Ray Dalio has published an article that begins to analyze the impact of the debt ceiling on the economy. The first two parts are located here:
- Ray Dalio, The Farce and Consequences of the Debt Limit and the Debt (Jan. 25, 2023)
- A Two-Part Look at: 1. Principles for Navigating Big Debt Crises, and 2. How They Apply to What’s Happening Now (Jan. 5, 2023).
The most current post, Ray Dalio, The Farce and Consequences of the Debt Limit and the Debt (Jan. 25, 2023), begins as follows:
We all know that there is no real debt limit because what is called a debt limit never actually limits the debt. It’s a farce that works like a bunch of alcoholics who write laws to enforce drinking limits, and when a limit is reached, they do a farcical negotiation that temporarily eliminates the limit which allows them to have the next drinking binge until they reach the next limit at which time they go through the next farcical negotiation and continue to binge. I gather that this is the 79th farcical negotiation that has taken place.
Not only does this tragically comical ritual lead most people to be confident that the debt limit will be gotten around, but it also tells us that those running our political system lack discipline or they tacitly agree that binge borrowing is OK. I think it makes clear that the long-term prognosis is for the debt bingeing to go on until a crisis ends this dynamic. However, most people seem comforted that the debt limit won’t trigger a debt default and don’t worry about the debt bingeing continuing. That raises the justifiable questions: Is it a good or bad thing that we are getting around this debt limit? Are high debt levels and high levels of new borrowings that require high levels of government selling of debt assets not risky? I think those are reasonable questions as we have been hearing warnings of a debt Armageddon for decades yet none has occurred.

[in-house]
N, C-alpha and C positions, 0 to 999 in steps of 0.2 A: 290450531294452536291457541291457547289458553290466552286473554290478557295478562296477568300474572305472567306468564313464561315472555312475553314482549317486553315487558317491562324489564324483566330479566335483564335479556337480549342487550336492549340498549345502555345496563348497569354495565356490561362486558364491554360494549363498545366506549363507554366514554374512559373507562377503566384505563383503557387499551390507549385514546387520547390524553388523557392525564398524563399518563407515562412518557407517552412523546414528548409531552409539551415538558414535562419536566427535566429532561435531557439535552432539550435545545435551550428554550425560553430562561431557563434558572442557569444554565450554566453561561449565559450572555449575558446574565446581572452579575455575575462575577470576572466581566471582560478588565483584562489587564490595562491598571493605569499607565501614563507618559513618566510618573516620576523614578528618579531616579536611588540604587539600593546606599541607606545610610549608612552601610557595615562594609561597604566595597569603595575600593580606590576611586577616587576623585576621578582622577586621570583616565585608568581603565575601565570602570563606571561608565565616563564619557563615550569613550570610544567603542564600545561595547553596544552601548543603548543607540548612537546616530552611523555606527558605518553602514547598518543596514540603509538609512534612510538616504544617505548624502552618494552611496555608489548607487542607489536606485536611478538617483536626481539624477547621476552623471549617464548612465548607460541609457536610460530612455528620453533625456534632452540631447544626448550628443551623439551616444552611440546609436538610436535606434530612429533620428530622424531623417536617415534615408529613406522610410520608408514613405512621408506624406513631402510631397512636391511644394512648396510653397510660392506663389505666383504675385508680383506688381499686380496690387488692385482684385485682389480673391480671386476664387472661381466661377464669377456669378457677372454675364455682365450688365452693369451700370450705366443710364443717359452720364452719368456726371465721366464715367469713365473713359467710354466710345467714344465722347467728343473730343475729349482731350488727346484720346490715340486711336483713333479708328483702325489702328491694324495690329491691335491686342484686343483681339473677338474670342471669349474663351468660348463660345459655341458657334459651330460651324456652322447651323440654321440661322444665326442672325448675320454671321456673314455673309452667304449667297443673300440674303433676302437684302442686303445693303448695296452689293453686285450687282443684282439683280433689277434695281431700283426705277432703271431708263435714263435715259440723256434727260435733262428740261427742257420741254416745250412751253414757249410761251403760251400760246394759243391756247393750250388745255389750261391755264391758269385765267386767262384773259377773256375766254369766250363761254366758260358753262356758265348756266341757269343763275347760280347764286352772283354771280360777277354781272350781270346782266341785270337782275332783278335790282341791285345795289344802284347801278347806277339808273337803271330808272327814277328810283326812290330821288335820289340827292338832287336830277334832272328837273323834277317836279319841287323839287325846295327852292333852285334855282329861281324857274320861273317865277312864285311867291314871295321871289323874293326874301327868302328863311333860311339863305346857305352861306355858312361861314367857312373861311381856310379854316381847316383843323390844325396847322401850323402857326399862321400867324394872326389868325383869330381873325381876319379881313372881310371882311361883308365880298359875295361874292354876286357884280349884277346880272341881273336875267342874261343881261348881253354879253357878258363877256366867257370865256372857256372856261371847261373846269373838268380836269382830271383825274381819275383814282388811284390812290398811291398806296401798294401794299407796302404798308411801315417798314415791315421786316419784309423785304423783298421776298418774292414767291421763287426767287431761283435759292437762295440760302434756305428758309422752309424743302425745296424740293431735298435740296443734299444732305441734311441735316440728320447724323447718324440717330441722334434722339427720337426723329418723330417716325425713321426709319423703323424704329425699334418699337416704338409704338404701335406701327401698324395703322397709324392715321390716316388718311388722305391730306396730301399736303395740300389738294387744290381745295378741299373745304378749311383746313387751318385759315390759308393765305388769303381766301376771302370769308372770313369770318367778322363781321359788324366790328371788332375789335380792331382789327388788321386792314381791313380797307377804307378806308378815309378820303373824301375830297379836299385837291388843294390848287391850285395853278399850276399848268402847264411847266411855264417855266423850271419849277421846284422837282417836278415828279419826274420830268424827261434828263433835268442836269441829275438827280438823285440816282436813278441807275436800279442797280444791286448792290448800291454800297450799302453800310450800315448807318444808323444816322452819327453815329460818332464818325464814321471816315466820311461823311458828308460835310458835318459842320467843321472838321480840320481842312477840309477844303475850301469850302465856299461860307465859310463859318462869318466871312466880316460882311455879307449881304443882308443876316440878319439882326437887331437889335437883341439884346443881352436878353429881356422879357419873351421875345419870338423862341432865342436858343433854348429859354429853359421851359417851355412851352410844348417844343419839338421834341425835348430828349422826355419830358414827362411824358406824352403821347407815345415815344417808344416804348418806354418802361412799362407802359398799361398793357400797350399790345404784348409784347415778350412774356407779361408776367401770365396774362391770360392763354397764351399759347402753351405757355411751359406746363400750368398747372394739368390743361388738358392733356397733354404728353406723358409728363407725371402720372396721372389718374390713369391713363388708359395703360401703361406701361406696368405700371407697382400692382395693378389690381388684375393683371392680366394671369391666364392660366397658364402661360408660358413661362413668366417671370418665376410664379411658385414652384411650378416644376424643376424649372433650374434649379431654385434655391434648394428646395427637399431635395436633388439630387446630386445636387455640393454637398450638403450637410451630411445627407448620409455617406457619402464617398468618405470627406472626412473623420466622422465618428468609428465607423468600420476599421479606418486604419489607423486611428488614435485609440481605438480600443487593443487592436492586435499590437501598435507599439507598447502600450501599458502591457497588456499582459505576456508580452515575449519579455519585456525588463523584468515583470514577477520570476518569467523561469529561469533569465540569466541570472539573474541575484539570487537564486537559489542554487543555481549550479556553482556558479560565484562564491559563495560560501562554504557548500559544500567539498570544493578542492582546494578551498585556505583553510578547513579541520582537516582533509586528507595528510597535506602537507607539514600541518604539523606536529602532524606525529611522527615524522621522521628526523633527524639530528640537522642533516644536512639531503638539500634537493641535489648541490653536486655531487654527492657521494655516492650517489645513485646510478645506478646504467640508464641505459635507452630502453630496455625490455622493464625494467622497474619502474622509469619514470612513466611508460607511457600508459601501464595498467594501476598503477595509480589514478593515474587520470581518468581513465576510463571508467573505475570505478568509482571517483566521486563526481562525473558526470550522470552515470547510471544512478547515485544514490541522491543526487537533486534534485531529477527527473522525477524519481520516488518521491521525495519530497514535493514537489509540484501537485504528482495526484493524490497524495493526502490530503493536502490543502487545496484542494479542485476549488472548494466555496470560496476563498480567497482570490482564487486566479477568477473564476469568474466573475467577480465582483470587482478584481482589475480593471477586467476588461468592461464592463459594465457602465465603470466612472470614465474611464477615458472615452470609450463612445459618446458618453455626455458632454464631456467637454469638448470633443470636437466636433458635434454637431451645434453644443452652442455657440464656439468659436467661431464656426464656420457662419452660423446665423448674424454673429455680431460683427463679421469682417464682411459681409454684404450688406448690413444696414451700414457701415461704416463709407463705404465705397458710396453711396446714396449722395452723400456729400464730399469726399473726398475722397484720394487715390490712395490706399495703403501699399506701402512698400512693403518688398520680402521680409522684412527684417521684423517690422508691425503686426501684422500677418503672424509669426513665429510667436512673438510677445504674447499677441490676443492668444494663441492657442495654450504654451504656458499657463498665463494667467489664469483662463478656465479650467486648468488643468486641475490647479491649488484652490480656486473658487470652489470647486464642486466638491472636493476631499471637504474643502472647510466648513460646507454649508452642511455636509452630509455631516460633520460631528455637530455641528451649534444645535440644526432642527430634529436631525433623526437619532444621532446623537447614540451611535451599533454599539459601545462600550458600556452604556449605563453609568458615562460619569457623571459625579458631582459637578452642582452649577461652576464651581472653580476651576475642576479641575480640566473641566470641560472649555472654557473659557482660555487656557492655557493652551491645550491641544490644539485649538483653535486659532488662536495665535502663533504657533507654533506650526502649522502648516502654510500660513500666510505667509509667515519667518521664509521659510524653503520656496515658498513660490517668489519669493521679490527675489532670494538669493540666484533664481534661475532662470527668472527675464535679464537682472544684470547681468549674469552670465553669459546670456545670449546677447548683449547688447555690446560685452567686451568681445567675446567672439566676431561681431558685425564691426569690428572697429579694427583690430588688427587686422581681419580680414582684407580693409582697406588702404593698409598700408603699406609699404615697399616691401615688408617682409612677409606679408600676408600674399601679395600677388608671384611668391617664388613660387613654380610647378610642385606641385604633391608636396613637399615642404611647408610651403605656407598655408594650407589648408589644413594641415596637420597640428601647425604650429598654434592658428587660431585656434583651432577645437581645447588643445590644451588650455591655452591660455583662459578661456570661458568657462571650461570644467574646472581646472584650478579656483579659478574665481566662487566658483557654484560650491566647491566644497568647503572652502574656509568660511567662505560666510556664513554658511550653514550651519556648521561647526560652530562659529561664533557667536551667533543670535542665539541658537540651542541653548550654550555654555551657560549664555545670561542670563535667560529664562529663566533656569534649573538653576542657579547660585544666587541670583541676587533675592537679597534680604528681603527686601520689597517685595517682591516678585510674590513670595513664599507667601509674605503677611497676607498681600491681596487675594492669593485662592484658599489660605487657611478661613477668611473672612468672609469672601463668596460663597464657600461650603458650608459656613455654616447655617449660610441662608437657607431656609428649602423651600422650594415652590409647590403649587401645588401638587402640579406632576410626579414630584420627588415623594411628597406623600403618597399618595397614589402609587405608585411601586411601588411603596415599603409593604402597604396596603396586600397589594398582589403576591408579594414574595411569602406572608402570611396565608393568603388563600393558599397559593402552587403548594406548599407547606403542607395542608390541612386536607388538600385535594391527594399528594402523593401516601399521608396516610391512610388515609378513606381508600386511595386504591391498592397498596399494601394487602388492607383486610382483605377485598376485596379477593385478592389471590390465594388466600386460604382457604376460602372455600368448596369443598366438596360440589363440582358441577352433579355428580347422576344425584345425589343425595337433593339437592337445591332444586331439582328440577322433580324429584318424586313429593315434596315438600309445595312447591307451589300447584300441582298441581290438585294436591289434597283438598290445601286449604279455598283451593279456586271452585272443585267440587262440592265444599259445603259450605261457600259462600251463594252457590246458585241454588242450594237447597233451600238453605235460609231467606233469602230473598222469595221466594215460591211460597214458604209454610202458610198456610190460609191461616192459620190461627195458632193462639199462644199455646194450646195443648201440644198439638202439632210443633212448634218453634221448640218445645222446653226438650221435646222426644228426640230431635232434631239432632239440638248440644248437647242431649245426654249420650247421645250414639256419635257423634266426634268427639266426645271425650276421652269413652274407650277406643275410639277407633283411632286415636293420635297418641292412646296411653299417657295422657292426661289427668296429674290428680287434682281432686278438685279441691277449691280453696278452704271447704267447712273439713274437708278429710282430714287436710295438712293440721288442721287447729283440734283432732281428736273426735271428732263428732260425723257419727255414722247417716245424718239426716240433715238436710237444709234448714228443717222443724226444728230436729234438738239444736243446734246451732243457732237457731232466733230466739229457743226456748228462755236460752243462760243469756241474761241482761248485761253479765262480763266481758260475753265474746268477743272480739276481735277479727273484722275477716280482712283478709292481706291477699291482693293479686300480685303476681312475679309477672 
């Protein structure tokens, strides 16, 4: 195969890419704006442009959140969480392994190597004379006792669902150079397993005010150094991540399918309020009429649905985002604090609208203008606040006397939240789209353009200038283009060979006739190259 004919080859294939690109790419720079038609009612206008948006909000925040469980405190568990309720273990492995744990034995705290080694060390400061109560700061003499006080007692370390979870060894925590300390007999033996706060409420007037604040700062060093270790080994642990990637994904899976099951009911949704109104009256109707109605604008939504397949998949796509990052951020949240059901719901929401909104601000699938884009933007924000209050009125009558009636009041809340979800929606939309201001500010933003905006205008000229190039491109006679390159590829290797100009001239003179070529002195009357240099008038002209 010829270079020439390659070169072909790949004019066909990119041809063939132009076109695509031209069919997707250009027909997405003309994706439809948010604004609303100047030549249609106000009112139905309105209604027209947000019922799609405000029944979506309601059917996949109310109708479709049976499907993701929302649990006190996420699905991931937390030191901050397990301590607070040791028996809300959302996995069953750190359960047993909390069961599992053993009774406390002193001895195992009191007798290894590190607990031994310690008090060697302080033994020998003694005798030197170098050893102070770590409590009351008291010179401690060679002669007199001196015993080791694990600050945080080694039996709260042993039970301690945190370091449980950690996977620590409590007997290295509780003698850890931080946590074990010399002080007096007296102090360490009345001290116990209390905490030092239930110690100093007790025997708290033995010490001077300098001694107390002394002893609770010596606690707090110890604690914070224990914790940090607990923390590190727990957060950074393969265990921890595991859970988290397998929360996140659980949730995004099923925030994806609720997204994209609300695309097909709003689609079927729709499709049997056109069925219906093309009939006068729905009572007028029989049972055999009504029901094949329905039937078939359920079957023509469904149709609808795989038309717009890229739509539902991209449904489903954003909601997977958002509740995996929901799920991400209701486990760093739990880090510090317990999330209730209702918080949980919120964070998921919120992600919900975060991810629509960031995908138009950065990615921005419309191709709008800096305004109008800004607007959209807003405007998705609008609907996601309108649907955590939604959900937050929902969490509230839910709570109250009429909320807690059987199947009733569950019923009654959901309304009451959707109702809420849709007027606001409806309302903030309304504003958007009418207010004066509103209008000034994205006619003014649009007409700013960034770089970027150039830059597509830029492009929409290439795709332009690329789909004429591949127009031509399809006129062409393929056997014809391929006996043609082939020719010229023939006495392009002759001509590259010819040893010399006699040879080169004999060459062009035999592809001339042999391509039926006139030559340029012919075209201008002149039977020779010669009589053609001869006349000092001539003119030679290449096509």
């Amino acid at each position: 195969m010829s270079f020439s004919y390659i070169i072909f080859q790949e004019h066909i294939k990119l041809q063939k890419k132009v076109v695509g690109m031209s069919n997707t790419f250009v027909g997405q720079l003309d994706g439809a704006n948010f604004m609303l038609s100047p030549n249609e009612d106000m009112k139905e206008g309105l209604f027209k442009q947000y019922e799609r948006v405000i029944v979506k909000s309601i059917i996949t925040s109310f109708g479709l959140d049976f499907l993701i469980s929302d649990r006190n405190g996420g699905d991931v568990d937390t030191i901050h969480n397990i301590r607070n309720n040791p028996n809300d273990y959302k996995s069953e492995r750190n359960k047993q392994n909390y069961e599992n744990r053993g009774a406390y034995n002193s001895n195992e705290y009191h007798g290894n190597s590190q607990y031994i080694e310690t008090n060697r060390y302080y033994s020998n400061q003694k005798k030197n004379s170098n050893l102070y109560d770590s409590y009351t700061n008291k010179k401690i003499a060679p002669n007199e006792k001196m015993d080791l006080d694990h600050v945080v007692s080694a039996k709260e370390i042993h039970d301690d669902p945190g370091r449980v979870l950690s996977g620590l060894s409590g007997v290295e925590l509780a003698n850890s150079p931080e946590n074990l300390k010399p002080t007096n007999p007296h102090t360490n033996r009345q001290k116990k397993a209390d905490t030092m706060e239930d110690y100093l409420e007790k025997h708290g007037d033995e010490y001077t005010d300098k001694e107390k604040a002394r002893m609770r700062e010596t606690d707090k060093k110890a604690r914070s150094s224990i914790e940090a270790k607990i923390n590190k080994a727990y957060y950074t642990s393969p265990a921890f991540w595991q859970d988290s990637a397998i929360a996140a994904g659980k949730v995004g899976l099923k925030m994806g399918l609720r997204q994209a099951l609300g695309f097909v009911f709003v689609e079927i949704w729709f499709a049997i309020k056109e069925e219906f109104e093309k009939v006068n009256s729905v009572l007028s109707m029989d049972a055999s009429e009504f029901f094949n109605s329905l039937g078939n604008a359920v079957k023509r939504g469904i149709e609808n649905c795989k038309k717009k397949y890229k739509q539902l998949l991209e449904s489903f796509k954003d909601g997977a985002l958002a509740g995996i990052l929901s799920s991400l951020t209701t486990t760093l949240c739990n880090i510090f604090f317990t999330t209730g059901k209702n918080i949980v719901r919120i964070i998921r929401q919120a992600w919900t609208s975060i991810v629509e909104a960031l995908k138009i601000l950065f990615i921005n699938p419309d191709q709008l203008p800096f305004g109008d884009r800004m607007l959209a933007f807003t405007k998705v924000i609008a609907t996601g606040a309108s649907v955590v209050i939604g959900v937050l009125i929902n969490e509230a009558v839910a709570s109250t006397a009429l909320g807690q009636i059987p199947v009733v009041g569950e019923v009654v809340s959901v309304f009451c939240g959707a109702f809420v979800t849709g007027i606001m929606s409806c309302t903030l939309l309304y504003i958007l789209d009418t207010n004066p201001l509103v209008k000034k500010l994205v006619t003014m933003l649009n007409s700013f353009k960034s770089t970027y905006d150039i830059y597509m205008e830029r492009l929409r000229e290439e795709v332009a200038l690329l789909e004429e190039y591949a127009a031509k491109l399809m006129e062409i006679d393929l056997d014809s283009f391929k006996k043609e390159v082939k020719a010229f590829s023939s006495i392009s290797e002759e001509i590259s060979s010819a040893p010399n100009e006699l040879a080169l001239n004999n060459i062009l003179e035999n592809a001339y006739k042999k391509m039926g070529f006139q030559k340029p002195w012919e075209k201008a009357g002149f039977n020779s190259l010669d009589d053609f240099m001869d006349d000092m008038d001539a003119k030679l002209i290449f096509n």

About three weeks ago I put out a report that was the first of a two-part examination of the mechanics of debt. The first part is about the money-credit-debt-market-economic mechanics and the cycles they create. It explains in simple terms how I believe the mechanics work. In it I describe how both the short-term and long-term cycles work, most importantly the interactions between borrower-debtors, lender-creditors, and central bankers, and the consequences these interactions have on markets and economies.
See the full post at Ray Dalio, The Farce and Consequences of the Debt Limit and the Debt (Jan. 25, 2023).
Posted by Lewis J. Saret, Co-General Editor, Wealth Strategies Journal.